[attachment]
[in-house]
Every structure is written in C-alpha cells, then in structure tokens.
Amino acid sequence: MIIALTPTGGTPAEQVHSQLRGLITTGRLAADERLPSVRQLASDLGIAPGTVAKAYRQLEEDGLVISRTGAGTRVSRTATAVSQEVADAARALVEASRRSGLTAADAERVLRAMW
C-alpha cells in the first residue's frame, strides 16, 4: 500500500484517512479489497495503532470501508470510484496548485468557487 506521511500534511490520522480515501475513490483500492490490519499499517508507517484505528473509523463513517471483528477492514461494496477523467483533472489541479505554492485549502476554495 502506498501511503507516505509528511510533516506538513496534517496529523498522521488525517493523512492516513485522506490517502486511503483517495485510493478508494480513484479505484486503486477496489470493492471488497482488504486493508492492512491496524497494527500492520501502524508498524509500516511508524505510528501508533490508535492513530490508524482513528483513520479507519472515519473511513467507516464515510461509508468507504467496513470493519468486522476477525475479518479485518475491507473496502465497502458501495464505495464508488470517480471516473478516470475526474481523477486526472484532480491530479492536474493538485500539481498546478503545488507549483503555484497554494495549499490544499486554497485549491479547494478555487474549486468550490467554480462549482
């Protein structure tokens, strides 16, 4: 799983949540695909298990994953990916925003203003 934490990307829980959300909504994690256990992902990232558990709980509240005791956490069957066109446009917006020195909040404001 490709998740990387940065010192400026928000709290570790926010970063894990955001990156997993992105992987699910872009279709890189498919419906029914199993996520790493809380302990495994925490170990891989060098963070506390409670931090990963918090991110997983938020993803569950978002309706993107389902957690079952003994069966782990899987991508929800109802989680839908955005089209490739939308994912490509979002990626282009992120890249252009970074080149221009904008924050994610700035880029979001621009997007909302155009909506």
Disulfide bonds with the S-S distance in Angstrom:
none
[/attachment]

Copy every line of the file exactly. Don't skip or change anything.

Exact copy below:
[in-house]
Every structure is written in C-alpha cells, then in structure tokens.
Amino acid sequence: MIIALTPTGGTPAEQVHSQLRGLITTGRLAADERLPSVRQLASDLGIAPGTVAKAYRQLEEDGLVISRTGAGTRVSRTATAVSQEVADAARALVEASRRSGLTAADAERVLRAMW
C-alpha cells in the first residue's frame, strides 16, 4: 500500500484517512479489497495503532470501508470510484496548485468557487 506521511500534511490520522480515501475513490483500492490490519499499517508507517484505528473509523463513517471483528477492514461494496477523467483533472489541479505554492485549502476554495 502506498501511503507516505509528511510533516506538513496534517496529523498522521488525517493523512492516513485522506490517502486511503483517495485510493478508494480513484479505484486503486477496489470493492471488497482488504486493508492492512491496524497494527500492520501502524508498524509500516511508524505510528501508533490508535492513530490508524482513528483513520479507519472515519473511513467507516464515510461509508468507504467496513470493519468486522476477525475479518479485518475491507473496502465497502458501495464505495464508488470517480471516473478516470475526474481523477486526472484532480491530479492536474493538485500539481498546478503545488507549483503555484497554494495549499490544499486554497485549491479547494478555487474549486468550490467554480462549482
């Protein structure tokens, strides 16, 4: 799983949540695909298990994953990916925003203003 934490990307829980959300909504994690256990992902990232558990709980509240005791956490069957066109446009917006020195909040404001 490709998740990387940065010192400026928000709290570790926010970063894990955001990156997993992105992987699910872009279709890189498919419906029914199993996520790493809380302990495994925490170990891989060098963070506390409670931090990963918090991110997983938020993803569950978002309706993107389902957690079952003994069966782990899987991508929800109802989680839908955005089209490739939308994912490509979002990626282009992120890249252009970074080149221009904008924050994610700035880029979001621009997007909302155009909506």
Disulfide bonds with the S-S distance in Angstrom:
none